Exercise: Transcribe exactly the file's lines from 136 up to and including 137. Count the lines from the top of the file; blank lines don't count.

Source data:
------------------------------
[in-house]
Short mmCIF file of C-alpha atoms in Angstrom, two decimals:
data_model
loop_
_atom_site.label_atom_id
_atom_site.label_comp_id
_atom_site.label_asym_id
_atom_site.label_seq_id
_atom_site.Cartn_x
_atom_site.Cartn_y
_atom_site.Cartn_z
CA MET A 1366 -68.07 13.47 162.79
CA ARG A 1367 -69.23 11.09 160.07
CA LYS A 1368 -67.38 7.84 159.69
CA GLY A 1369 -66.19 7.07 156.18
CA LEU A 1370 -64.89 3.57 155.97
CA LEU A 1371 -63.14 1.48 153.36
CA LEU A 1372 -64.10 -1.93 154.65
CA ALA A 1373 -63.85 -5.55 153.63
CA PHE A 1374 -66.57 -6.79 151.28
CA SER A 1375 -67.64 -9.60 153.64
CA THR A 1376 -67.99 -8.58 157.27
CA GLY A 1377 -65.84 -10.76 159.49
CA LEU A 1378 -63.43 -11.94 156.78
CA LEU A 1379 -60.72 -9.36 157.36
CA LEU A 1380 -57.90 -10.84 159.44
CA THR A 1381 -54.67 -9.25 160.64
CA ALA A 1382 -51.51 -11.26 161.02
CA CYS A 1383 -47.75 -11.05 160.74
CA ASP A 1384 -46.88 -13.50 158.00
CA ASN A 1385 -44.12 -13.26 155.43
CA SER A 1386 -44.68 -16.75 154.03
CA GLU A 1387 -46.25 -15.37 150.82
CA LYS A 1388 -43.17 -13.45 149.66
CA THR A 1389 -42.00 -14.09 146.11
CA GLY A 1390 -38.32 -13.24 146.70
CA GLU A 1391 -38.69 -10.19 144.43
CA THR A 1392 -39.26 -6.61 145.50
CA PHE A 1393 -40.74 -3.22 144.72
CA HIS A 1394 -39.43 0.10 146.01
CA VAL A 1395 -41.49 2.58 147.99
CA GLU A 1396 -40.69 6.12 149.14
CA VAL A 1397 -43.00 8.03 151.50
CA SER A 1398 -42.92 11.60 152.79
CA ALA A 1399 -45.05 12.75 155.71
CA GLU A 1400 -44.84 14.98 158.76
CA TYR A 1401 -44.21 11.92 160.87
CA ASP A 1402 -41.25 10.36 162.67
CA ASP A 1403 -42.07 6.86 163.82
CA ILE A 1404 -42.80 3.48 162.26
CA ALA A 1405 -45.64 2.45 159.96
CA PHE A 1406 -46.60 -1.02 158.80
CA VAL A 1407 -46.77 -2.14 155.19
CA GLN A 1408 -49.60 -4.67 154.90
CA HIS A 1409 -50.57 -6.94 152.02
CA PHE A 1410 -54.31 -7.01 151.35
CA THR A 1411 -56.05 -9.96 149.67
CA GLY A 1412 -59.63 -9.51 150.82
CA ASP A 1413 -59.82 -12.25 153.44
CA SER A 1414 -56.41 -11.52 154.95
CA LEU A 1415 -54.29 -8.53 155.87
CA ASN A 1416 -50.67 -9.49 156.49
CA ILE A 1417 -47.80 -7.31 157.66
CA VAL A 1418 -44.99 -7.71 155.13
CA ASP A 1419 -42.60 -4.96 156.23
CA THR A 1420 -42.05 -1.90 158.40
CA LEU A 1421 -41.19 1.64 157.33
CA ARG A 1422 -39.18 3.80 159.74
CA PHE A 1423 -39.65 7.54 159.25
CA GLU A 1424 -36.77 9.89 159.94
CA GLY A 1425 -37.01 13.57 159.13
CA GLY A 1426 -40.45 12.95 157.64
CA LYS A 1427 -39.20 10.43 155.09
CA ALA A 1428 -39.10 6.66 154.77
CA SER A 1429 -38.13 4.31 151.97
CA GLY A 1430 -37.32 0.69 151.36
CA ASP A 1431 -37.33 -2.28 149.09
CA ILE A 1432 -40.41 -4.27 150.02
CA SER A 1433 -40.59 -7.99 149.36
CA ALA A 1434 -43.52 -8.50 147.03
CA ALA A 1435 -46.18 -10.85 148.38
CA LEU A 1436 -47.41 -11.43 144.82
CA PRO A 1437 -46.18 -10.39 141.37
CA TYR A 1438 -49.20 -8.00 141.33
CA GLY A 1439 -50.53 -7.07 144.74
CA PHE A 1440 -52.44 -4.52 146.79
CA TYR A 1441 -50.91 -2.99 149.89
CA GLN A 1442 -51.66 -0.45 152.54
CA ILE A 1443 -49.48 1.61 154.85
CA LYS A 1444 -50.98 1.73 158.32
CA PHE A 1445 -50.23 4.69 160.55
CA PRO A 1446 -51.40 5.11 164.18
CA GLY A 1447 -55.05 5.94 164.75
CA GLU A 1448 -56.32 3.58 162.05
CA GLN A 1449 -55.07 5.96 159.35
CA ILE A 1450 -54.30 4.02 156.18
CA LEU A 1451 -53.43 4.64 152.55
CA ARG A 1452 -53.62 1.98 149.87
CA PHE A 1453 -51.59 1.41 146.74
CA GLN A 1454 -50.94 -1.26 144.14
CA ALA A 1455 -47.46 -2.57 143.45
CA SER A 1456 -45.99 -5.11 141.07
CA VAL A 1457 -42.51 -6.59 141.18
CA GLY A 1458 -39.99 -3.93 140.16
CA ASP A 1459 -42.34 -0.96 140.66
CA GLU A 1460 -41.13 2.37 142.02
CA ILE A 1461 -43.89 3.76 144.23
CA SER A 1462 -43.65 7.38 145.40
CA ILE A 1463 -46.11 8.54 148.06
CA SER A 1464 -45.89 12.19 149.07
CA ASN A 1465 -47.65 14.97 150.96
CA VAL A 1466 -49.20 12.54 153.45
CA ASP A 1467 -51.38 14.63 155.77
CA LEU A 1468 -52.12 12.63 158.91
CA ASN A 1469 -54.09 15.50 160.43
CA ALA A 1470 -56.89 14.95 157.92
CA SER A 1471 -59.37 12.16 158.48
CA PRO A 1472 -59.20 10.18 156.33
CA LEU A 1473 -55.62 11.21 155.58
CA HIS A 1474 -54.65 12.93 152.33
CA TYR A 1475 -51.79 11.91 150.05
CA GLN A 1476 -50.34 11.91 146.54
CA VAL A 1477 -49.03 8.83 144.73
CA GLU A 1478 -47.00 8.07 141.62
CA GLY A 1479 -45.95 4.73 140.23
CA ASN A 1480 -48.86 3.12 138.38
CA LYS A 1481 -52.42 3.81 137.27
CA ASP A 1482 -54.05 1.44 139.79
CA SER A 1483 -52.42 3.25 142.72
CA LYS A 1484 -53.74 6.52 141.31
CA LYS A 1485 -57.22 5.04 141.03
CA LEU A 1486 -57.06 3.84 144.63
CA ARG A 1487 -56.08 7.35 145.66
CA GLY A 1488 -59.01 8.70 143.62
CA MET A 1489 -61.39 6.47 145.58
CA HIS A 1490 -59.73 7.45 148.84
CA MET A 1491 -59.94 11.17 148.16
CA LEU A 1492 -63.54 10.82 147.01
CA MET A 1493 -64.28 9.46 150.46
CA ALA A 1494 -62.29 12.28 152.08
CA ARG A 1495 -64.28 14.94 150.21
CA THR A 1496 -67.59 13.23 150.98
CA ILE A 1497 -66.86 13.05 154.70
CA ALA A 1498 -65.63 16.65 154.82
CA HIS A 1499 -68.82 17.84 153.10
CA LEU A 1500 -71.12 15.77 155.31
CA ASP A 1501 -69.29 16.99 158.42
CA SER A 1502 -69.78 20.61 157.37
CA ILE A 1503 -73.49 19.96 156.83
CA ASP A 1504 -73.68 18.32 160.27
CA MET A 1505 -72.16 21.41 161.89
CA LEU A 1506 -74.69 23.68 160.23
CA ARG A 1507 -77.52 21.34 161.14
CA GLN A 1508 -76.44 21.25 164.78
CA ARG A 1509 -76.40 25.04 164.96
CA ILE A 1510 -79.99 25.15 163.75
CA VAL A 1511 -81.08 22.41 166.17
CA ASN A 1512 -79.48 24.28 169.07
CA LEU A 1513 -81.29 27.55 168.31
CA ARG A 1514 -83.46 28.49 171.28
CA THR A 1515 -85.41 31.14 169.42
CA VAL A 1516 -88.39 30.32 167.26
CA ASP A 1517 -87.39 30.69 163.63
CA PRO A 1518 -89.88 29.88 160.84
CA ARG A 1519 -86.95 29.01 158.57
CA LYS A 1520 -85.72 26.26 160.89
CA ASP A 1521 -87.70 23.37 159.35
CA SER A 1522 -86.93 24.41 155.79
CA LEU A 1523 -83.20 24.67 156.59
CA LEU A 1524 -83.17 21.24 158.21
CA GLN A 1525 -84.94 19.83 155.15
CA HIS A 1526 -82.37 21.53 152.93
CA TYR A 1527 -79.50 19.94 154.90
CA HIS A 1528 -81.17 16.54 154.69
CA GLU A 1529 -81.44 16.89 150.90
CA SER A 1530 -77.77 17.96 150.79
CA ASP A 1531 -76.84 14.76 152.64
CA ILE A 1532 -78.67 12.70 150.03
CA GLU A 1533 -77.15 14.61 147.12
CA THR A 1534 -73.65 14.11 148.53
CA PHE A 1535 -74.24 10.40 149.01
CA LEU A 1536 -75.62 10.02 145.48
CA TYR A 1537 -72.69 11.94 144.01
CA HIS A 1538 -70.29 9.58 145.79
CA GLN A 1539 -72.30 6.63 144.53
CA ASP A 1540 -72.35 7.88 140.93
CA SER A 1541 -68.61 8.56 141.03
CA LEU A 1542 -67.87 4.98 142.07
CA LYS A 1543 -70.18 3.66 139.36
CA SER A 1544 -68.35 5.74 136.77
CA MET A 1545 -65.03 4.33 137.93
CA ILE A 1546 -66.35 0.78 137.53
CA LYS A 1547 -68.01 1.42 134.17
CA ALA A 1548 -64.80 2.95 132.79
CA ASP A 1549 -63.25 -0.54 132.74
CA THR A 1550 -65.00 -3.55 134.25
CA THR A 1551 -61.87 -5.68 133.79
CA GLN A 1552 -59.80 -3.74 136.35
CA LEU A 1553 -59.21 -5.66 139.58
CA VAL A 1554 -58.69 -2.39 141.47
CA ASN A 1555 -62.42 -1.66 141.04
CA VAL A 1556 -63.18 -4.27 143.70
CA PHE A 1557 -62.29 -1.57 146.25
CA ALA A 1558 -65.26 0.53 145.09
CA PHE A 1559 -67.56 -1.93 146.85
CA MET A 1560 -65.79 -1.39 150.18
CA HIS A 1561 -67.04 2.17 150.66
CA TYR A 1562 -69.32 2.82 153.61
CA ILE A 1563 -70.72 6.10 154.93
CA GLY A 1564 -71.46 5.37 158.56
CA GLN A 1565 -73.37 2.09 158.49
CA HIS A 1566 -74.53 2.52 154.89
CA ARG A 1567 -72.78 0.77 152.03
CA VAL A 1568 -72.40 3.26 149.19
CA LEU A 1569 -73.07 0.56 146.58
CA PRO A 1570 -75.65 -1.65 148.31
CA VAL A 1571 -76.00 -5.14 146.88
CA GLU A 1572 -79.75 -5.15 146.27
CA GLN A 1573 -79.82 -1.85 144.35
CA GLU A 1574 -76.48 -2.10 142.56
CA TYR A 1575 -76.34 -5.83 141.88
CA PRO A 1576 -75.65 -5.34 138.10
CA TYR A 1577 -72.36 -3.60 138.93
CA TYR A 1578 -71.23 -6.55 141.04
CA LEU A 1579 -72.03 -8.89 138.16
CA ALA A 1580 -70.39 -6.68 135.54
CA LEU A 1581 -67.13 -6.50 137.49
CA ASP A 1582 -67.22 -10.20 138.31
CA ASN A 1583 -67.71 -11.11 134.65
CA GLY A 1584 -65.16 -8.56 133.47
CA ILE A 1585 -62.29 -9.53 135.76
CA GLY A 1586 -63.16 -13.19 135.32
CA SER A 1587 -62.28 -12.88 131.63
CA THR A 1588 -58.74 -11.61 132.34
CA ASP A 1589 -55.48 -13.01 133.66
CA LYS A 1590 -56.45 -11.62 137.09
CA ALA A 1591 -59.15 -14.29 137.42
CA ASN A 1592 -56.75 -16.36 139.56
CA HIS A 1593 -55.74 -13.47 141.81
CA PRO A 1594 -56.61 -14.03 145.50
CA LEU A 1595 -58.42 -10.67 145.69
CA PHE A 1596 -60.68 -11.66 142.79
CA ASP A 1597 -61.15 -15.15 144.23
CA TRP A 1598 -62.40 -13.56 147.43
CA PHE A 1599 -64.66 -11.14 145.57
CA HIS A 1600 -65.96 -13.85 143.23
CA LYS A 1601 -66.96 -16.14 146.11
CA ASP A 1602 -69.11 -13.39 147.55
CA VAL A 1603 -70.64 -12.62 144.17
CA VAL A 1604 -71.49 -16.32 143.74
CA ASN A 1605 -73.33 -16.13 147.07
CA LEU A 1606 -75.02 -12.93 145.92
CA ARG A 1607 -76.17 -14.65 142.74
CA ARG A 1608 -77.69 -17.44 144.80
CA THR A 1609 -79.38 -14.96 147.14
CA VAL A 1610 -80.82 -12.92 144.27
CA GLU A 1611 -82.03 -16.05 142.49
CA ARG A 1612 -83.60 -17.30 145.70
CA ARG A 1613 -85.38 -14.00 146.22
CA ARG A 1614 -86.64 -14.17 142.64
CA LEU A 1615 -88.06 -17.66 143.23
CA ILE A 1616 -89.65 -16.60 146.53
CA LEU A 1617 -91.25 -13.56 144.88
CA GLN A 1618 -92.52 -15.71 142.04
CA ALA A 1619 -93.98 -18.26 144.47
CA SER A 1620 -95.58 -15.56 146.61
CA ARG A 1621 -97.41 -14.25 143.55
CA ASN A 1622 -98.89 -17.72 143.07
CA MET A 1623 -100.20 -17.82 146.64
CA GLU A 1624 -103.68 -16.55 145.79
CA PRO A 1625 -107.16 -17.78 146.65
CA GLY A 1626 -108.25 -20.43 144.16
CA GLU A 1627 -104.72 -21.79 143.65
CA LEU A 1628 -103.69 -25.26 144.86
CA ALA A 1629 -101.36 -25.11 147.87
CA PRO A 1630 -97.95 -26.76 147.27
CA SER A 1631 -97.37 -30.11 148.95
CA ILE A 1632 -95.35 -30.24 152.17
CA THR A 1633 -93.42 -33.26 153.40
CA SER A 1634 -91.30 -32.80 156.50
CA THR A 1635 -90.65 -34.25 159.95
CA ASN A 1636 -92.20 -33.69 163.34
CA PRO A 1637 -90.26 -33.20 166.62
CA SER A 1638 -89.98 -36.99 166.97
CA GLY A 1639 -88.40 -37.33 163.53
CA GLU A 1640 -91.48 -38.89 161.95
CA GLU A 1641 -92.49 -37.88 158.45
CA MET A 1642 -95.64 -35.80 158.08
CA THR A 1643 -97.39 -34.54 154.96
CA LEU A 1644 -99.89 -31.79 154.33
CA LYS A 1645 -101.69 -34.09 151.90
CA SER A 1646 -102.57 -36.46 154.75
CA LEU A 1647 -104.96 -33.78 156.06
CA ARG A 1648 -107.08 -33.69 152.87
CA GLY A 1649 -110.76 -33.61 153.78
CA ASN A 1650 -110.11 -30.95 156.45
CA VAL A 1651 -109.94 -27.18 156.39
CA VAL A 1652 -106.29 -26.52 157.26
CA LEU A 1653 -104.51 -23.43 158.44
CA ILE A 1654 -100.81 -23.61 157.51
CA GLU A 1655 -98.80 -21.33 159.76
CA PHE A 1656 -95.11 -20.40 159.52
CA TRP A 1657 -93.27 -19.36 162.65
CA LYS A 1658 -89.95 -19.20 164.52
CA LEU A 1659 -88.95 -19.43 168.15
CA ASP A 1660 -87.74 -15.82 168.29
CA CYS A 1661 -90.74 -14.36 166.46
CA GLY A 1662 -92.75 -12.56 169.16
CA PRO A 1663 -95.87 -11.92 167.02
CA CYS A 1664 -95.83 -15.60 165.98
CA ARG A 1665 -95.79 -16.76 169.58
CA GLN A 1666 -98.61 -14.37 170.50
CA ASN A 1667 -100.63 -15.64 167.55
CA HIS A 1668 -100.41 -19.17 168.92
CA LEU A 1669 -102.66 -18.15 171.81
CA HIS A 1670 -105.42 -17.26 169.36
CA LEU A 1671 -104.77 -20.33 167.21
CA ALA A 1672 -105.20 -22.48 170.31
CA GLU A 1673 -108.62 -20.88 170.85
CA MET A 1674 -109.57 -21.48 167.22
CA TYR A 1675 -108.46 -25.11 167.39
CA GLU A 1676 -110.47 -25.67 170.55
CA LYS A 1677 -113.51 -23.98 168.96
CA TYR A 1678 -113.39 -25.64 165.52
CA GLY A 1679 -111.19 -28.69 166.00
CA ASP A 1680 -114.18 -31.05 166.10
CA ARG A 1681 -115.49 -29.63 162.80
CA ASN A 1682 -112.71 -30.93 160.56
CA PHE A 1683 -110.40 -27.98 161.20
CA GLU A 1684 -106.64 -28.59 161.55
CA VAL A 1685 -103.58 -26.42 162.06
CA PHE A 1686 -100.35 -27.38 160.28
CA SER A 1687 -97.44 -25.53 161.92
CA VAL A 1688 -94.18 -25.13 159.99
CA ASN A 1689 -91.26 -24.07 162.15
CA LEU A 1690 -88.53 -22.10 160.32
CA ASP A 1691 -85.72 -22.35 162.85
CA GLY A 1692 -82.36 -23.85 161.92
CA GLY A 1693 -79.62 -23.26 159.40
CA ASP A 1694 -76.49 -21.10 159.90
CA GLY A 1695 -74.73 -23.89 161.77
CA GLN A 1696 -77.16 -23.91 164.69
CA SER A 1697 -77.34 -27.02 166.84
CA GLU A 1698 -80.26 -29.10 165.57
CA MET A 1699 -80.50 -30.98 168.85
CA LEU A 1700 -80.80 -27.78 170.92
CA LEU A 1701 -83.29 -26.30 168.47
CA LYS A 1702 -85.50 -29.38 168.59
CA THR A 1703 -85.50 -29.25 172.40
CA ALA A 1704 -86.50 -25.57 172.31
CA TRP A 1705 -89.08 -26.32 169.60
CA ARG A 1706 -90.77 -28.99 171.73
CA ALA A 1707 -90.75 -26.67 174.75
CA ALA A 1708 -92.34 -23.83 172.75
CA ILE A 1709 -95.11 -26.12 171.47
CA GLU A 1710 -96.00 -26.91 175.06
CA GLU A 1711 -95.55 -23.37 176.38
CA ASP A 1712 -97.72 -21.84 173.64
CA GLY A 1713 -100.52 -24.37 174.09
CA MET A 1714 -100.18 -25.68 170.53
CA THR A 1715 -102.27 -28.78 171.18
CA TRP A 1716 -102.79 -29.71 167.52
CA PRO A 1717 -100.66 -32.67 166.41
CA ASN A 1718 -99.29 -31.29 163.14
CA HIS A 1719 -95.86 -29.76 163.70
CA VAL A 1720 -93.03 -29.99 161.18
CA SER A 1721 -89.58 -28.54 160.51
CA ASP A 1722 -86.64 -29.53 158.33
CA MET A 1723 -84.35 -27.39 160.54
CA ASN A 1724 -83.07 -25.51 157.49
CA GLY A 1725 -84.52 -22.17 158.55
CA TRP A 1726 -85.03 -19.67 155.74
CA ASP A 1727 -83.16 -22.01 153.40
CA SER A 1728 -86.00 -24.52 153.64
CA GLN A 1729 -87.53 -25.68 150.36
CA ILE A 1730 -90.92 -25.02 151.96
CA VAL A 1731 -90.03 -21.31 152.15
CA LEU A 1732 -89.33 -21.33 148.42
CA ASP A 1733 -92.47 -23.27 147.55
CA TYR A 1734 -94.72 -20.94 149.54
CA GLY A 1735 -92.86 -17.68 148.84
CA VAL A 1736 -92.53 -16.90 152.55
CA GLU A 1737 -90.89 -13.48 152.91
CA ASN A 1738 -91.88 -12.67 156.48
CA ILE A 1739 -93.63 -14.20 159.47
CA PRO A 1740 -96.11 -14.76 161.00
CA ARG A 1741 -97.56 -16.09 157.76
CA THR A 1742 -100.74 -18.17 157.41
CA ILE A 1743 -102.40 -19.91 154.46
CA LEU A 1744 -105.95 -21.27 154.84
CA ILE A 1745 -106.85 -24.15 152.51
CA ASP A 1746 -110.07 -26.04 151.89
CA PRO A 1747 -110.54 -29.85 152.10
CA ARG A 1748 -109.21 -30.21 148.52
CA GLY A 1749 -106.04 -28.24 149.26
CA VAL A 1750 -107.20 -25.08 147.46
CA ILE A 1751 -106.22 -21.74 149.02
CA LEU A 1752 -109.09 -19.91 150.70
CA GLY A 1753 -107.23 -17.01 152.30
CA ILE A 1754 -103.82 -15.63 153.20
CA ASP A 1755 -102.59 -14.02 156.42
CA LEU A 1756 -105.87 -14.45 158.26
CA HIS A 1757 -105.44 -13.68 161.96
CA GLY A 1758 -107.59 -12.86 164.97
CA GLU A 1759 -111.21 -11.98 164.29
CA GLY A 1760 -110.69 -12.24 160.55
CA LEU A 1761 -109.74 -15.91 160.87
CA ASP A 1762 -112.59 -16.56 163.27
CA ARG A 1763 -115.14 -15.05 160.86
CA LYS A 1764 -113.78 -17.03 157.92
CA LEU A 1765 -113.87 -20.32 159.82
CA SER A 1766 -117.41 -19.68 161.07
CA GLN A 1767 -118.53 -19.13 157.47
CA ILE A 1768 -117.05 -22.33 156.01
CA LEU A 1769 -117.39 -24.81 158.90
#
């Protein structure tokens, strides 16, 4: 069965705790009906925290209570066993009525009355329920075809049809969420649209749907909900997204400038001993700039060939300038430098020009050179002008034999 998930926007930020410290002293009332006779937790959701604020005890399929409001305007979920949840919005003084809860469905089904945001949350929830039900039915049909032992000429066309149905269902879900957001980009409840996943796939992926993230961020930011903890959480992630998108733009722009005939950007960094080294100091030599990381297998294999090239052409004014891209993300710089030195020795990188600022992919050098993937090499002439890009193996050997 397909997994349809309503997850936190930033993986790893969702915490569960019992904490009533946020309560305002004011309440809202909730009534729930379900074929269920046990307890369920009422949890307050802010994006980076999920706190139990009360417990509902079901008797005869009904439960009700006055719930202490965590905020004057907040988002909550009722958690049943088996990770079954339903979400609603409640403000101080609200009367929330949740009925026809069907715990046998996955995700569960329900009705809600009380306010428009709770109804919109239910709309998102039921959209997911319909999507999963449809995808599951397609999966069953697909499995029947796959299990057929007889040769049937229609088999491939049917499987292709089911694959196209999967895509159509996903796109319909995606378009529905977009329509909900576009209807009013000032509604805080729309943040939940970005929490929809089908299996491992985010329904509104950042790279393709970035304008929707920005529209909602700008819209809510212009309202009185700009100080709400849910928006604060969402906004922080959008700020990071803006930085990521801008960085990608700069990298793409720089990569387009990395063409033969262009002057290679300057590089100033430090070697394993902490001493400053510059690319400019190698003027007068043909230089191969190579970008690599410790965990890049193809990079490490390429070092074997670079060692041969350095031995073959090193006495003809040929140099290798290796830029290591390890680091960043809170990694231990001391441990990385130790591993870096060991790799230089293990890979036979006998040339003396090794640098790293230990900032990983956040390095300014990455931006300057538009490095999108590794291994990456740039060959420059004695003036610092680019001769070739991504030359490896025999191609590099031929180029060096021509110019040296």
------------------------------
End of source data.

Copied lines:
CA HIS A 1490 -59.73 7.45 148.84
CA MET A 1491 -59.94 11.17 148.16